The road to Golden Shoals has been a long, fruitful journey for Amy Alvey and Mark Kilianski. The duo has toured on foot—gig to gig with backpacks and instrument cases—for weeks at a time; called Asheville, Boston, California, and New Jersey home; and lived in various moving vehicles on the road for the past seven years under different names and incarnations. After all of that, their new self-titled record, Golden Shoals, represents a fresh start for Alvey and Kilianski; one that is more inclusive of the inspirations they’ve taken in since beginning their musical journey.
GW: Tell us about the journey of Golden Shoals. Can you describe what the last 5 years have brought you through? Any lessons learned? Any standout moments? There was a name change along the way, what is the meaning behind Golden Shoals.
MARK: It’s been quite a ride. Amy and I were both introduced to bluegrass, old time, and other traditional fiddle styles in college, at Berklee. Being wide eyed newcomers, we were both timid entering the scene at first, which I think we silently bonded over. After graduating I started a musician house where all the roommates played roots music, and Amy was one of them. The two of us had our own respective projects, both of which kind of crumbled around the same time, so naturally we started gigging together, having played tunes around the house a lot.
Our first tour together was the Massachusetts Walking Tour - 2 weeks walking to every show, camping, carrying our tents, instruments, and other supplies with us. We ended up returning to do that tour for a total of 7 times annually, partially because of the wacky people we would meet, like Spaghetti Dave. He would come to the potluck at the church we were about to perform at and bring a box of wine in a brown bag with a hole for the spout and tell us it was only for us. He told us he shared a hot tub with Carol King once, rode off on his motorcycle and we never saw him again.
We started touring the west coast in the winters because Boston is miserable that time of year. The musical and professional chemistry were apparent - we both wanted to play string band music and write songs, our voices naturally blended, and we’re both relatively considerate and balanced people. We both loved the road and hit it full time in 2016, all across the US. We started basing ourselves in Asheville, NC after that, but kept hitting the road a majority of the time. Over the past few years, we’ve gotten to tour Australia, UK, and Germany. We got to see all these places and people we never would have encountered otherwise. It’s not a very lucrative career, but these experiences are priceless.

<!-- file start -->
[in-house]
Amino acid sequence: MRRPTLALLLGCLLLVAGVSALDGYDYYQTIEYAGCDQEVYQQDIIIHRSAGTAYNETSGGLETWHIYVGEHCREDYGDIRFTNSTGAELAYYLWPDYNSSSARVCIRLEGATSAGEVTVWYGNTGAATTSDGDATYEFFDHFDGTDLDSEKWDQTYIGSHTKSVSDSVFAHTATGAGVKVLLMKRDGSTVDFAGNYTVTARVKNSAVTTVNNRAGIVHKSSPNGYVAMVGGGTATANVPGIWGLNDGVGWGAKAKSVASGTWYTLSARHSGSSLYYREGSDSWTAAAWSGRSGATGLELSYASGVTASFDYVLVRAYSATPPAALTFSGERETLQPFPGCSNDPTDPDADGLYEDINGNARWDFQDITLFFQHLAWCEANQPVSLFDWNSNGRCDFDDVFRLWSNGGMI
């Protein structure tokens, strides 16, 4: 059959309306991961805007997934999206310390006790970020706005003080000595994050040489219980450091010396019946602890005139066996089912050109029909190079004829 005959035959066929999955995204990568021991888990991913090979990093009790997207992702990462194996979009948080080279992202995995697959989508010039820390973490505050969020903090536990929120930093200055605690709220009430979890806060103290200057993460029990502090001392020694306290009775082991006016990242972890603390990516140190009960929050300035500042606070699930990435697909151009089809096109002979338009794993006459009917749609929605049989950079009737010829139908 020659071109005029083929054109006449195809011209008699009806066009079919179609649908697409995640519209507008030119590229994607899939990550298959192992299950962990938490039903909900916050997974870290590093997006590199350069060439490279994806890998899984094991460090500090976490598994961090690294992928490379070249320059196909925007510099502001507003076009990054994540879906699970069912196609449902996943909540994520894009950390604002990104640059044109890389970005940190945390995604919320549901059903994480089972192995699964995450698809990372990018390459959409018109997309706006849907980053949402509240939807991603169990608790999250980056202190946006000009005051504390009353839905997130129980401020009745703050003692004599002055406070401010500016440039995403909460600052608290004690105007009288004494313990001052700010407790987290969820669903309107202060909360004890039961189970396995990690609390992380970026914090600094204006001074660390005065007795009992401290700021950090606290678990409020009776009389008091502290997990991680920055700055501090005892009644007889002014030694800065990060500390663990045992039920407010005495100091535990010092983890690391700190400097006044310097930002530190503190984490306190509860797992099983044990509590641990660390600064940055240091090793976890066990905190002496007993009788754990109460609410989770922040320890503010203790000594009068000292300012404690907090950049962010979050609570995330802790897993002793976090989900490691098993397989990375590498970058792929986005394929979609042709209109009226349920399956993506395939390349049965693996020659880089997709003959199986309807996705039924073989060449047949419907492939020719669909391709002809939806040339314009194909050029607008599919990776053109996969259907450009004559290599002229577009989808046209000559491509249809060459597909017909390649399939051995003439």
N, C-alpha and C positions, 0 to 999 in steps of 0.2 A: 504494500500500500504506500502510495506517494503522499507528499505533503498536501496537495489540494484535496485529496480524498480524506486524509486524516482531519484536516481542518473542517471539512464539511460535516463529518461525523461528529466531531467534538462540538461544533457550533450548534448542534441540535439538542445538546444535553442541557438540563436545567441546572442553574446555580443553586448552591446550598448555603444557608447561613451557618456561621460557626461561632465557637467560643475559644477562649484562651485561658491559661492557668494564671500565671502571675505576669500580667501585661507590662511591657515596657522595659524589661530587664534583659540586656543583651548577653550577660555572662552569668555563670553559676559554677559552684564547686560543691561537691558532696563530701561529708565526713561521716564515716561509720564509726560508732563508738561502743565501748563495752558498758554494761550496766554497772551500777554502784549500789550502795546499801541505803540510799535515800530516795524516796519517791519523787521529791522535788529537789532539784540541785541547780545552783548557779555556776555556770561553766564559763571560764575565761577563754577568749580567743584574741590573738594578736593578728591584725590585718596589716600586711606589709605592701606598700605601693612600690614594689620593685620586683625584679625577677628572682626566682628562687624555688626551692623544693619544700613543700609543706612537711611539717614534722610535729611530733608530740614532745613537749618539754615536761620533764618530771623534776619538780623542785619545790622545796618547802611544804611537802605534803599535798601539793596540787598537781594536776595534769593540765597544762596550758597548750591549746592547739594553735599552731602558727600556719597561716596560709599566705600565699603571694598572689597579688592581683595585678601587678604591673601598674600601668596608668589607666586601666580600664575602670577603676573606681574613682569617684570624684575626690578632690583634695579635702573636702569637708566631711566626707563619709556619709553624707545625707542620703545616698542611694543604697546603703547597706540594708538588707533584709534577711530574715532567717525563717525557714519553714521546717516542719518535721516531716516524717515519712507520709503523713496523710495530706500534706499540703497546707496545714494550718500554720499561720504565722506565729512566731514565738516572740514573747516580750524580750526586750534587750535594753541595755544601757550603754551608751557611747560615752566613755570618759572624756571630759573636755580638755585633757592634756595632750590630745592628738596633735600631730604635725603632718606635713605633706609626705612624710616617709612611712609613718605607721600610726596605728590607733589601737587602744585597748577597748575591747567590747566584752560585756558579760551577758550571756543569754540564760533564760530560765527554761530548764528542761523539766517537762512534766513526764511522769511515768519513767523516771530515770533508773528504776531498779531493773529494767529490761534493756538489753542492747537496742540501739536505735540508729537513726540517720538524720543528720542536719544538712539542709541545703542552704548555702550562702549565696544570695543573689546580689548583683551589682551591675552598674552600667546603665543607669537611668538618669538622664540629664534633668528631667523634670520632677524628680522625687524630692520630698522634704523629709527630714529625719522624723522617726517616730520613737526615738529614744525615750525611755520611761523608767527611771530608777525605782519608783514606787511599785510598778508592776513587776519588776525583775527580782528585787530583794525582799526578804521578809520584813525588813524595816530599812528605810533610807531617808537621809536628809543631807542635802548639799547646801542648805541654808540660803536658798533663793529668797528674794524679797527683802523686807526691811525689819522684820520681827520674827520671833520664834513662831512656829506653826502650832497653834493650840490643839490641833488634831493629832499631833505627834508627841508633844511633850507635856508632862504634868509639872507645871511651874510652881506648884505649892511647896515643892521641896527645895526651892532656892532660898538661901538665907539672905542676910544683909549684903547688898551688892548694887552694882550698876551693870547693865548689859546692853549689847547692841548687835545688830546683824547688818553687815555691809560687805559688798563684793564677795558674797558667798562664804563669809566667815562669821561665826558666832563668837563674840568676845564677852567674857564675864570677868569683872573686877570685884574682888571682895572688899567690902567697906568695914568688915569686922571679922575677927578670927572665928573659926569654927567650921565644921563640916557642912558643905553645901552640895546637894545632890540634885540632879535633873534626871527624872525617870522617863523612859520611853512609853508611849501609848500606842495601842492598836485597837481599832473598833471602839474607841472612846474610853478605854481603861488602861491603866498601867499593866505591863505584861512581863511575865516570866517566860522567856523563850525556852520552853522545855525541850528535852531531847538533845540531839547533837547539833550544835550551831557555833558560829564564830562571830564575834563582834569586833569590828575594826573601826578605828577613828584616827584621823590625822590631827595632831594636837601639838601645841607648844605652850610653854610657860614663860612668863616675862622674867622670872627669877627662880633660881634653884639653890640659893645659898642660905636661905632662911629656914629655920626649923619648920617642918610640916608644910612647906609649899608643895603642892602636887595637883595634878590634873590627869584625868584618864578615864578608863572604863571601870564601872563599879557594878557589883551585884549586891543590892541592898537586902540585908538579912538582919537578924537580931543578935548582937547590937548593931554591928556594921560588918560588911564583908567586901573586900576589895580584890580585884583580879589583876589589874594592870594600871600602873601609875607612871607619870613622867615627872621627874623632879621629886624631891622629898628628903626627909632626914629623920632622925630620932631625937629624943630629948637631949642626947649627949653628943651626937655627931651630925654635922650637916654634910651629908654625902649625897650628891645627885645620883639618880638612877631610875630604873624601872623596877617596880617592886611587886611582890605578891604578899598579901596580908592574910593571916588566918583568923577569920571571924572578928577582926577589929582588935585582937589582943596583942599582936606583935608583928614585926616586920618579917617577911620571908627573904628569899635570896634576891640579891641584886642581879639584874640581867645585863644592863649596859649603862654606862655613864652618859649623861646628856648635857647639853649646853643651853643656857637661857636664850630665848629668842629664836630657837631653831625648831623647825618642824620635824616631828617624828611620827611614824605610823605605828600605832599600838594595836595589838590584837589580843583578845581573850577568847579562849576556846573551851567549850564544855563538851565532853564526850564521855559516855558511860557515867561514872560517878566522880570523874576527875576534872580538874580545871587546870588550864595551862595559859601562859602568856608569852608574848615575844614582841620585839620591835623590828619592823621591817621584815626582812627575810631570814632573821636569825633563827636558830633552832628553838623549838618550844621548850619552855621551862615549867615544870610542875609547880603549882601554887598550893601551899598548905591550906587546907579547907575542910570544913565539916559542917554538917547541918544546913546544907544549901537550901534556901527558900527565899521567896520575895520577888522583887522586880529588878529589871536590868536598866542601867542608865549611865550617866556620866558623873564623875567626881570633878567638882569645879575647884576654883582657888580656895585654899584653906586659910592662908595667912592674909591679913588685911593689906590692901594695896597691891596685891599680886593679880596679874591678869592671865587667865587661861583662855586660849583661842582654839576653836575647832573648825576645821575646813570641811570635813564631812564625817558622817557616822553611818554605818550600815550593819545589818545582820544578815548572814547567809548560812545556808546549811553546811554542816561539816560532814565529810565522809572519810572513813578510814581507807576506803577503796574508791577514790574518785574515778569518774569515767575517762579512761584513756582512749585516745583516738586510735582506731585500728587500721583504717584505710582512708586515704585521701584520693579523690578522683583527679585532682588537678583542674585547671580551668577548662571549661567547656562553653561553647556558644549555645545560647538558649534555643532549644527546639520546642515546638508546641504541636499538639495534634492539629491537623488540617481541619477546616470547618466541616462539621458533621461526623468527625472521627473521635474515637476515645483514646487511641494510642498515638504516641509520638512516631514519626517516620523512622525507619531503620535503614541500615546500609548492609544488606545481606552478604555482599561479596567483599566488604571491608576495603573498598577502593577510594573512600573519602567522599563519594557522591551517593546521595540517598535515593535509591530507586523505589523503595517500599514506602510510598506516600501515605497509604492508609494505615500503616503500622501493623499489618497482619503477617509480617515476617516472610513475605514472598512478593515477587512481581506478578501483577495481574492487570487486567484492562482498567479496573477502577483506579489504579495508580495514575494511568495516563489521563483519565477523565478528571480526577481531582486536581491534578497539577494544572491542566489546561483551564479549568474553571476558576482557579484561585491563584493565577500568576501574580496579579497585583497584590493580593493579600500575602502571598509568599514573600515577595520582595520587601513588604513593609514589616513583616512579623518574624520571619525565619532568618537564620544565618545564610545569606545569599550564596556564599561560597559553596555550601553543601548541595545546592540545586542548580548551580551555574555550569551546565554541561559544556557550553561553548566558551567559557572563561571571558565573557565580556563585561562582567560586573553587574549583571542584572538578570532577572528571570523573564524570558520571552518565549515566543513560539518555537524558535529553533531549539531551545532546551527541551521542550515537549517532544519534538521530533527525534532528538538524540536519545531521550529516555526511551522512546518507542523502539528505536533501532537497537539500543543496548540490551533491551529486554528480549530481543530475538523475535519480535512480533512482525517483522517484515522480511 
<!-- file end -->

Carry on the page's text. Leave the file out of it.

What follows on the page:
We changed our name recently. Our old name was catchy, but we were not the only ones to think of it, not by a long shot. We brainstormed for about a year trying to choose a new name. The two of us approached it from a different angle and each found something to bring to the table. I looked inward, thinking of words to describe us and our music. Amy looked outward, thumbing through books, reading song lyrics, taking note of street signs. Driving through Alabama, I was messing with the word Golden, Amy saw a sign for Muscle Shoals. Golden Shoals. There’s actually nothing else with that name, band or otherwise, at least not that we could find on the internet.
A shoal is a sandy underwater ridge that reaches up near the surface of the water. The basic structure remains intact while the outer composition constantly shifts. A shoal is also a group of fish, all moving individually, but remaining clustered together to prevent vulnerability to predators. This symbology accurately describes us and our music, without pigeonholing us into any specific aesthetic or genre, allowing us and our music to be self-defining.
GW: What are you most proud of about your new self-titled record?
MARK: This album was a departure for us as far as production. We incorporated a lot of our influences outside of roots music. A couple of Amy’s songs have bit of an indie vibe. I got to play a lot of electric guitar, which is what I started on when I was learning. Many tracks have bass and a handful have drums, all played by our friend Landon George. Our engineer/producer Matt Lohan helped us get some great sounds and take the arrangements to a new level.
GW: Which song is most fun to play live?
MARK: Well for me, it might be Old Buffalo. We arranged it as a Norman and Nancy Blake style 2 guitar thing with lots of short solo breaks. Whereas usually Amy is playing fiddle and I’m de facto playing a lot of rhythm, I get to take break after break and lean on Amy’s rock-solid rhythm playing. I also love singing it. It’s got this great blend of fun and poignancy that I think expresses myself more fully than most other songs I’ve written.
GW: What do you miss most about touring?
MARK: Couldn’t pick one thing. I love waking up in a different town every day, the feel of driving down the road, playing music for a live, in person audience every night. Maybe the most pure joy comes from seeing friends. We’ve made so many friends at fiddlers’ conventions that we would get to see once or twice outside of those festivals, when we passed through their hometowns. Or other musicians we would cross paths with in some random town on tour. Being transient was central to how we interacted with our community. Being in one place is ok but takes some getting used to. I find myself driving around just for the sake of driving. It’s weird.
GW: How can fans best support you during a time of no touring?
MARK: Obviously buying merch is great. Our album is available for preorder (and out August 7th). We’ve also got a gorgeous, limited edition letter pressed poster up for sale on our webstore. Taking lessons is great too. That provides us a little bit of steady income we can count on, and gives us structure and routine. We don’t have a patreon, at least not yet, but contributing to subscription services like that is a great too.
GW: Who are you listening to? What should WE be listening to?
MARK: Wow. So much. New music first. Twisted Pine is putting out some new stuff. They’re good buds from the Boston days, the funkiest string band of all time. Jake Blount put out a great album recently. Amazing banjo player and fiddler. It’s a very traditional album, but there are subtle hints of heavy metal in there, which I appreciate as a former metal head.